Despite opposition from the governor and corporate hospitals, measures for medical workers are progressing

A bill proposed by the Patient Protection Board is about to pass Congress despite opposition from the governor’s office.

The measures are Assembly Bill No. 11, would prohibit corporate hospitals and hospital systems from hiring doctors directly. Nevada hospitals have long refrained from hiring doctors directly, opting instead to hire them as independent contractors. The bill formally enacts that practice.

The bill also prohibits hospitals from restricting nurses and other health care providers they employ or contract from discussing salaries, wages, and working conditions with others. The bill also prohibits hospitals from imposing non-compete agreements that prevent them from working with other medical facilities.

“Although not all hospitals have enough doctors to hire, there is a strong movement not only in Nevada but across the country towards consolidating hospitals and the healthcare industry as a whole to make it easier for hospitals and the healthcare system. There is a movement “to build market share,” said Culinary Health’s Bobett Bond. The Director of Fund Policy said at a previous meeting on the bill.

Four companies—HCA, UHS, Renown and Common Spirit—own most of Nevada’s acute care hospitals and generate more than 70% of hospital revenues and profits in the state. For bill presentations. However, Nevada ranks first in the nation with the highest percentage of poorly rated acute care hospitals (those with 1 out of 5 stars). Medicare and Medicaid Service Center.

Across the United States, ownership of hospitals and healthcare systems is on the rise. increasingly integrated As a result, the burden on patients will increase and the compensation for healthcare workers will decrease. Healthcare pricing project.

AB 11 is one of three bills introduced to Congress this week by the Patient Protection Board and endorsed by Democratic Gov. Steve Sisolak in 2019. At the beginning of this Congress, Republican Governor Joe Lombardo’s chief of staff wrote a letter.To the Committee Expressing the Opinion of the Governor’s Office Opposition to AB11 And another bill they submitted.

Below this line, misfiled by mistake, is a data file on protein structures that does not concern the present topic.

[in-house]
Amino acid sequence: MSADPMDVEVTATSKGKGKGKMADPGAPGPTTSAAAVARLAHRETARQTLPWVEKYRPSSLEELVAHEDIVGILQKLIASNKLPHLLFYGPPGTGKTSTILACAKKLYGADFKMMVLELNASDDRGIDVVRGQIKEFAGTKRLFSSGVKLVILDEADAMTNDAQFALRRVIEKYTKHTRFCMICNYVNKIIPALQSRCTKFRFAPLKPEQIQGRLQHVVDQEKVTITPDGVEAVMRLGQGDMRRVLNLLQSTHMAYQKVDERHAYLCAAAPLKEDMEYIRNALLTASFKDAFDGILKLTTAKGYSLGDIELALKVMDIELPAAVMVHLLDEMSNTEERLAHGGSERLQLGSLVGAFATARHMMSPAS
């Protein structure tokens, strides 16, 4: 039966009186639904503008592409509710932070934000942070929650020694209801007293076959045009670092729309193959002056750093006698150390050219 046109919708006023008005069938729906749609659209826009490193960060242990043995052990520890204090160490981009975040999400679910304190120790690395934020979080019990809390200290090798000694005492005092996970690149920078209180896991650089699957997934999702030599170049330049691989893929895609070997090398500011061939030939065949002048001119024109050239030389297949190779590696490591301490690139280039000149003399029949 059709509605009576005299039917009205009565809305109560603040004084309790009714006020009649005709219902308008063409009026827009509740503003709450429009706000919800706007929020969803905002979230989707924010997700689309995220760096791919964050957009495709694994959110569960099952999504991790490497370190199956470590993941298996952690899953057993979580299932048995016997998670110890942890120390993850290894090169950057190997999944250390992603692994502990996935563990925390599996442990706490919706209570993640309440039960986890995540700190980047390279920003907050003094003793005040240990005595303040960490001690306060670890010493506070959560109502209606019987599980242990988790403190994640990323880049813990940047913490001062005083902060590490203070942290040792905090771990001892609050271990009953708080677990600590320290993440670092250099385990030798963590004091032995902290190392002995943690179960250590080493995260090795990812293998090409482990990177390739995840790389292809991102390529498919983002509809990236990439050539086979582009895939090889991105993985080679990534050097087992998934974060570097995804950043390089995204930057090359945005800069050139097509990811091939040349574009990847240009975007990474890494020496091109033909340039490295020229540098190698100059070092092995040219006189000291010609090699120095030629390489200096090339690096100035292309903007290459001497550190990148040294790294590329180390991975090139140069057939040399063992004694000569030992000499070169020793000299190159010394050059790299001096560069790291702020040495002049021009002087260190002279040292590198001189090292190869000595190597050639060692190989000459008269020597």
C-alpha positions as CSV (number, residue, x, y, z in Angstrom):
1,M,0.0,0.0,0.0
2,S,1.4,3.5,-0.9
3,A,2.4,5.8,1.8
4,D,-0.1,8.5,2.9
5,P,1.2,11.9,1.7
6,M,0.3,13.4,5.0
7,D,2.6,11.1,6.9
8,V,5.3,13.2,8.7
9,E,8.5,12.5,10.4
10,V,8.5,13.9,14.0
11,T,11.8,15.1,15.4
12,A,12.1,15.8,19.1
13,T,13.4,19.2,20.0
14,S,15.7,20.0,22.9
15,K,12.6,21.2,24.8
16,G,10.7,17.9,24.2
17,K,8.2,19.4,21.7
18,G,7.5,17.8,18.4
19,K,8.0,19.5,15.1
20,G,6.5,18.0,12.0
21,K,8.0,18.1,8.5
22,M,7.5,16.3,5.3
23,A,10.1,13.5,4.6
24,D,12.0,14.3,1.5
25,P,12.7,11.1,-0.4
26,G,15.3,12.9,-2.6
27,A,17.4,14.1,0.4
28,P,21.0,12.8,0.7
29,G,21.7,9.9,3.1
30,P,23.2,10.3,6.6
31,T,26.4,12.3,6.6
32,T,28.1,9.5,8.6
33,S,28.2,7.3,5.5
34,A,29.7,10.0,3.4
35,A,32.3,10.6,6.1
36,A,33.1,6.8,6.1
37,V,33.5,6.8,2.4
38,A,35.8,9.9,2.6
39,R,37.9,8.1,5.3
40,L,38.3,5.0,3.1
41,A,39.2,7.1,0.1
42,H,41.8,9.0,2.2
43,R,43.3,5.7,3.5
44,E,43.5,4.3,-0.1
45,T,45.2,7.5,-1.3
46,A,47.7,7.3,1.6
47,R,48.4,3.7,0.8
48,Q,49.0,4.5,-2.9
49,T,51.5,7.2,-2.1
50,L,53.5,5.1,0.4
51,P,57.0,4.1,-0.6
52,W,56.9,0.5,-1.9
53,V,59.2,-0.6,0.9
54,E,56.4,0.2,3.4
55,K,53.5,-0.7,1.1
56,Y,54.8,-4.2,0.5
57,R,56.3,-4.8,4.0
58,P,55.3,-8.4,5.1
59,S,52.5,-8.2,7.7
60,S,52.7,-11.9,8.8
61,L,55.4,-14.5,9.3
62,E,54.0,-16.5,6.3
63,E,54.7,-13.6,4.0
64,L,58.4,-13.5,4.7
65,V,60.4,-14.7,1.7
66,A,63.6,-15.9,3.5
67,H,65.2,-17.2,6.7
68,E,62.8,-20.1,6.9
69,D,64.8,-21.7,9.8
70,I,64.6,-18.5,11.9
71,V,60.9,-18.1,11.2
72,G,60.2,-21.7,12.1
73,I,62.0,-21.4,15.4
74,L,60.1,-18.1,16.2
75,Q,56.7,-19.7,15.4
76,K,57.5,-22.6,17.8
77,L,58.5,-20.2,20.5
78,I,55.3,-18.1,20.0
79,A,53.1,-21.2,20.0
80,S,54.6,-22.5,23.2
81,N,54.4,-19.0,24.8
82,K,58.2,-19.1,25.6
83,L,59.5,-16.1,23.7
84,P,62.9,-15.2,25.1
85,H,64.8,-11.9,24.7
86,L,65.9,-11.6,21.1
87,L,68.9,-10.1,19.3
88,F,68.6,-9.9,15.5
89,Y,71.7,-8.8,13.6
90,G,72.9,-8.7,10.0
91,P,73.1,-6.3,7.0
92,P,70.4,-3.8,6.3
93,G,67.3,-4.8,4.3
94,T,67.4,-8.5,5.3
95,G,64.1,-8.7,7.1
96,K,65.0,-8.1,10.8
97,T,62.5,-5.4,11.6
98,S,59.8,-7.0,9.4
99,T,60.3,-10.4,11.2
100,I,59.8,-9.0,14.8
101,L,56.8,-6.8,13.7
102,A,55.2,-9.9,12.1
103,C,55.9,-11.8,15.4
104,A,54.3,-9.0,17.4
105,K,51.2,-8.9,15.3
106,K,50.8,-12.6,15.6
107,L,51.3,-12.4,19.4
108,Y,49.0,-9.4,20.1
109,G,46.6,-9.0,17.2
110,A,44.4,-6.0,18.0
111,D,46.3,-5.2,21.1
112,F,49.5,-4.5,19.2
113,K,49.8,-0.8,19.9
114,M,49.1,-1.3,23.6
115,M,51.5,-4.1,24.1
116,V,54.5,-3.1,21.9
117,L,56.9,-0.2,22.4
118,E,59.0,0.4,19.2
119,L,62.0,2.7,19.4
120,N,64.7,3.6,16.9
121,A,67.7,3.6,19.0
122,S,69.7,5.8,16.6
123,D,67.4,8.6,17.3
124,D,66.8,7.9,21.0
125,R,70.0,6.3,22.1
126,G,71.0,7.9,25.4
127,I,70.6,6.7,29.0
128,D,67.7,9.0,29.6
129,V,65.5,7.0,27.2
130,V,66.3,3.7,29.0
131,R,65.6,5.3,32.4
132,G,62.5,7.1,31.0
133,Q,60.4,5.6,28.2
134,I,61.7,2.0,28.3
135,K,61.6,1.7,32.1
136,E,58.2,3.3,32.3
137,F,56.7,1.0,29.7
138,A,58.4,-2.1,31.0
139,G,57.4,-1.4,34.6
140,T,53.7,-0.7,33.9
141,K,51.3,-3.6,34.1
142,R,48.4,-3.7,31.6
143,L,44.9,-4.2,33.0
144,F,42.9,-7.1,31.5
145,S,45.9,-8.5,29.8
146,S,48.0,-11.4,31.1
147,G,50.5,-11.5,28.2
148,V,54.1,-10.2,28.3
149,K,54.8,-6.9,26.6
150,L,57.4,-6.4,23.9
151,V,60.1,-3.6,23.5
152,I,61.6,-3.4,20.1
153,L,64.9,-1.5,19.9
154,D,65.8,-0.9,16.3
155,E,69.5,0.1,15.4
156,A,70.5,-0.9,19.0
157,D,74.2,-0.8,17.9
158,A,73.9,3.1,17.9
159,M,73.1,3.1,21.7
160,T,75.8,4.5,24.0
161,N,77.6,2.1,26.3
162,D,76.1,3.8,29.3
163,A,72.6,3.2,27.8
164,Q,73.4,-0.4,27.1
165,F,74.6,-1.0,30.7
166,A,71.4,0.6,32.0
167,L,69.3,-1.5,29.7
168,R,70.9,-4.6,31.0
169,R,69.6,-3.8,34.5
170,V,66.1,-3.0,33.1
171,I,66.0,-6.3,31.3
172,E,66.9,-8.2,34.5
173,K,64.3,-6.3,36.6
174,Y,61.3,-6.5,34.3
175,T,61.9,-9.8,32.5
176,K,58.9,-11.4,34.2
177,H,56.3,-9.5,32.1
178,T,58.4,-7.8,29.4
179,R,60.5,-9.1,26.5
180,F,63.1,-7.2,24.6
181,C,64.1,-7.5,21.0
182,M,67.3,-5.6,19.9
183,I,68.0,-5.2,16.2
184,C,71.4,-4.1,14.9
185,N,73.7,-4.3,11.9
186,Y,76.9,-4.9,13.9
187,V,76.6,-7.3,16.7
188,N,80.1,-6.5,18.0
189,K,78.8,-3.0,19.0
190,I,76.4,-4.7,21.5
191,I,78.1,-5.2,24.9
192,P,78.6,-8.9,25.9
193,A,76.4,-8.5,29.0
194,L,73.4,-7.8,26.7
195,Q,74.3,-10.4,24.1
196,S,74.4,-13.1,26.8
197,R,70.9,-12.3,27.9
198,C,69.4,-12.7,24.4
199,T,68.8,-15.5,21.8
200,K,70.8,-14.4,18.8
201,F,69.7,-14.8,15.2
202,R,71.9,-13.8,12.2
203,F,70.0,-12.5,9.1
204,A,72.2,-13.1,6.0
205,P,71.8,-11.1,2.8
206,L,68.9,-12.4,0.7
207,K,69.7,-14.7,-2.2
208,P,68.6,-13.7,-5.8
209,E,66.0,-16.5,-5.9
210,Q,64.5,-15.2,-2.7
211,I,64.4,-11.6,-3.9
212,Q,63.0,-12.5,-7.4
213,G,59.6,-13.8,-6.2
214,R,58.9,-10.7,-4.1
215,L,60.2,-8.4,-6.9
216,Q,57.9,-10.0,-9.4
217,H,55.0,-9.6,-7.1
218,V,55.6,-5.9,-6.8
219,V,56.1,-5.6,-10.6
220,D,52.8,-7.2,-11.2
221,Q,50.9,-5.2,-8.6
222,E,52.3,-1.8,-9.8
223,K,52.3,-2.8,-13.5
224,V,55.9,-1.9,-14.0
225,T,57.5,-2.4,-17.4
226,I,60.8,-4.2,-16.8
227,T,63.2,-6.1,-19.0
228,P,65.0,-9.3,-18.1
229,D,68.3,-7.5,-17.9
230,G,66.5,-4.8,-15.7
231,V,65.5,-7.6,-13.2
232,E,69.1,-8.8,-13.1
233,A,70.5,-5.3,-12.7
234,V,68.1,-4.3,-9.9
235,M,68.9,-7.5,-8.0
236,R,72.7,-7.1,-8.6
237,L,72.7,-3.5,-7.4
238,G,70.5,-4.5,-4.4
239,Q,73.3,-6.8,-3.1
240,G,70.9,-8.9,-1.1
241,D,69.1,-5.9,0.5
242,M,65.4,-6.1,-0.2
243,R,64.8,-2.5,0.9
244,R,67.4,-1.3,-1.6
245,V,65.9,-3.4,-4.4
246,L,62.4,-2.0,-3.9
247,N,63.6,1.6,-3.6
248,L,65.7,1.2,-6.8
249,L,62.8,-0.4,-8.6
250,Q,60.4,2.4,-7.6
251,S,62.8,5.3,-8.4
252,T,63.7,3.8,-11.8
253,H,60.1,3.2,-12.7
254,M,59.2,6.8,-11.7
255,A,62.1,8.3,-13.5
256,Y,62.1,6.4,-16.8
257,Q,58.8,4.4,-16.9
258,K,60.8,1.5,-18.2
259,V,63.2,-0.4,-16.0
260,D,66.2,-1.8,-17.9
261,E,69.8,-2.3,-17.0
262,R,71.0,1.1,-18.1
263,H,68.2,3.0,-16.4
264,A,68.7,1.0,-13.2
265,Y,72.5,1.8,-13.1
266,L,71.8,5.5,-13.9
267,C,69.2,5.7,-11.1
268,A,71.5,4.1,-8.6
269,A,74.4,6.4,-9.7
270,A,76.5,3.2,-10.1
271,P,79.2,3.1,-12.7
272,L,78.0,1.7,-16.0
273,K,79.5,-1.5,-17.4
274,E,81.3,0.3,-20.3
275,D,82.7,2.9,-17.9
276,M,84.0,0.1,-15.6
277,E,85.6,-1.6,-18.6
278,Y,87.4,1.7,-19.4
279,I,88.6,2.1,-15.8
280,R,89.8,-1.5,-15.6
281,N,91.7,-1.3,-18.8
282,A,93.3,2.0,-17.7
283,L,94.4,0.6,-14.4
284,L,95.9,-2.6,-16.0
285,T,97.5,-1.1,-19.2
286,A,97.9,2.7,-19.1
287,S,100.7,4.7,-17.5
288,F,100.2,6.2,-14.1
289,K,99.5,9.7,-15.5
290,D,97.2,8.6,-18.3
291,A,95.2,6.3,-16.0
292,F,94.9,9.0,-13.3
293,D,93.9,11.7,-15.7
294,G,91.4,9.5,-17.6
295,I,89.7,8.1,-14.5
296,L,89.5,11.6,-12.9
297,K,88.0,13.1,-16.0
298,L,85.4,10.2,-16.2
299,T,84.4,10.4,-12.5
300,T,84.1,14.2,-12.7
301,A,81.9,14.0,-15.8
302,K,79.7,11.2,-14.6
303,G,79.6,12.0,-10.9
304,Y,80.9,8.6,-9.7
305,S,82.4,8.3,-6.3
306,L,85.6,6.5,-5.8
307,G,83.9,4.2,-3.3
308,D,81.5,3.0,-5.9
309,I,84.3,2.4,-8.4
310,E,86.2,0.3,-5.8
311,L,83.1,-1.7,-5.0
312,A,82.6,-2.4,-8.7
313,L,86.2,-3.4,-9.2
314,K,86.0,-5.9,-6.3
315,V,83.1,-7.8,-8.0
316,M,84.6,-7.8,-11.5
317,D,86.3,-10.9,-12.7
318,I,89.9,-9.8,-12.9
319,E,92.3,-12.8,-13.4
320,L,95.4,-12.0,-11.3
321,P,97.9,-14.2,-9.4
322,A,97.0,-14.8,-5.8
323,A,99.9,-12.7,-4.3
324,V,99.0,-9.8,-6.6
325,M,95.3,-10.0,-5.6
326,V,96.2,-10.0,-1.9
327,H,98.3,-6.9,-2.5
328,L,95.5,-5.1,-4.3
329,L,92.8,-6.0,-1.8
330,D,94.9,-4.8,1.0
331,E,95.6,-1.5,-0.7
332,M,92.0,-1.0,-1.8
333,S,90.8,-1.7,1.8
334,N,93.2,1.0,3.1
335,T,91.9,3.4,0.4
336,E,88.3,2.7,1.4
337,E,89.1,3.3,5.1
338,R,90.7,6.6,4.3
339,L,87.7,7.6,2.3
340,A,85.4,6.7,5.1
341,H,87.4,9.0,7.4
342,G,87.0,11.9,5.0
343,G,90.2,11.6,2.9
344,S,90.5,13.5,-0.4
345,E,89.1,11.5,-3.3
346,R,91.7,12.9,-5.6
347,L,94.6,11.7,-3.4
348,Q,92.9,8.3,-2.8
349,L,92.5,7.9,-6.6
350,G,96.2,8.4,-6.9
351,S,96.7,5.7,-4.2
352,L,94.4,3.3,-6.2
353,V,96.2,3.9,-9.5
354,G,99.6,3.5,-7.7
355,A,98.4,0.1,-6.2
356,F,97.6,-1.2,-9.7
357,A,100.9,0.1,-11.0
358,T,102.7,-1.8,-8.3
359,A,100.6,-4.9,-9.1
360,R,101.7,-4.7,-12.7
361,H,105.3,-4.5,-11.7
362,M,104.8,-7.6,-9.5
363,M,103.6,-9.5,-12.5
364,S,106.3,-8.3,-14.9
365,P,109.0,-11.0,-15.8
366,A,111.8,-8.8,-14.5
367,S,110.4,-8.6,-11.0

However, AB 11 underwent a committee hearing last month and passed parliament as a whole by a vote of 26 to 16. Democrats Shea Backus and Shannon Billbrae-Axelrod joined the Republican opposition. The bill passed the Senate Health and Human Services Committee on Tuesday.

Hospitals that violate the bill’s provisions could be subject to administrative penalties, and repeated offenses could have their licenses revoked or suspended.

The law also The Joint Transitional Commission for Health and Welfare will examine the employment of doctors by businesses during the 2023-2024 transitional period and assign one additional draft bill to the Commission to address the findings.

of Nevada Hospital Association opposes AB 11, arguing it will keep the state on the backburner of national moves. In 2020, one study found that nearly 40% of doctors worked directly in hospitals or in clinics partially owned by hospitals or the health system. Report of the American Medical Association.

“There is a huge shortage of specialists in Nevada, and many doctors today are having a hard time opening up and paying rent, staffing issues, and malpractice issues,” state Senator Jeff said. Mr. Stone (Republican, Henderson) said: At a Senate committee hearing. “For many of them it is easier to work in an organization like a hospital.

The bill’s proponents said the law would ratify the state’s current practice, Employs a doctor in the state’s graduate medical education program so that patients can be treated at any hospital to which that doctor has a privilege or contract.

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